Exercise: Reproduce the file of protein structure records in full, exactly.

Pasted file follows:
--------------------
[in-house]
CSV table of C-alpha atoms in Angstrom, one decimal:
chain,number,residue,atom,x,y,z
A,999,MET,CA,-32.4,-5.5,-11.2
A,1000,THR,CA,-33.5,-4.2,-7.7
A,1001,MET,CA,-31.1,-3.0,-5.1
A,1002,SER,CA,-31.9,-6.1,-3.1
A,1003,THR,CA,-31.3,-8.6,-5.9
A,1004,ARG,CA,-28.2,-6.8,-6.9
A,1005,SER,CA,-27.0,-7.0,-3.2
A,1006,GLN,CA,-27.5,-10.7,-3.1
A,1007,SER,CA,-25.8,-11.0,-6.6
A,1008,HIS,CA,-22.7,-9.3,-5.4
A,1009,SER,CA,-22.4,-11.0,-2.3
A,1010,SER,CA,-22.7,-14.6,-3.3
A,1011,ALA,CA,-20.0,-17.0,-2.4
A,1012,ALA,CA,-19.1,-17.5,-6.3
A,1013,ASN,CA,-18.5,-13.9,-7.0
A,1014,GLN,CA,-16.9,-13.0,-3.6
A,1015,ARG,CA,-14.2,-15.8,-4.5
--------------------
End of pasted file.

[in-house]
CSV table of C-alpha atoms in Angstrom, one decimal:
chain,number,residue,atom,x,y,z
A,999,MET,CA,-32.4,-5.5,-11.2
A,1000,THR,CA,-33.5,-4.2,-7.7
A,1001,MET,CA,-31.1,-3.0,-5.1
A,1002,SER,CA,-31.9,-6.1,-3.1
A,1003,THR,CA,-31.3,-8.6,-5.9
A,1004,ARG,CA,-28.2,-6.8,-6.9
A,1005,SER,CA,-27.0,-7.0,-3.2
A,1006,GLN,CA,-27.5,-10.7,-3.1
A,1007,SER,CA,-25.8,-11.0,-6.6
A,1008,HIS,CA,-22.7,-9.3,-5.4
A,1009,SER,CA,-22.4,-11.0,-2.3
A,1010,SER,CA,-22.7,-14.6,-3.3
A,1011,ALA,CA,-20.0,-17.0,-2.4
A,1012,ALA,CA,-19.1,-17.5,-6.3
A,1013,ASN,CA,-18.5,-13.9,-7.0
A,1014,GLN,CA,-16.9,-13.0,-3.6
A,1015,ARG,CA,-14.2,-15.8,-4.5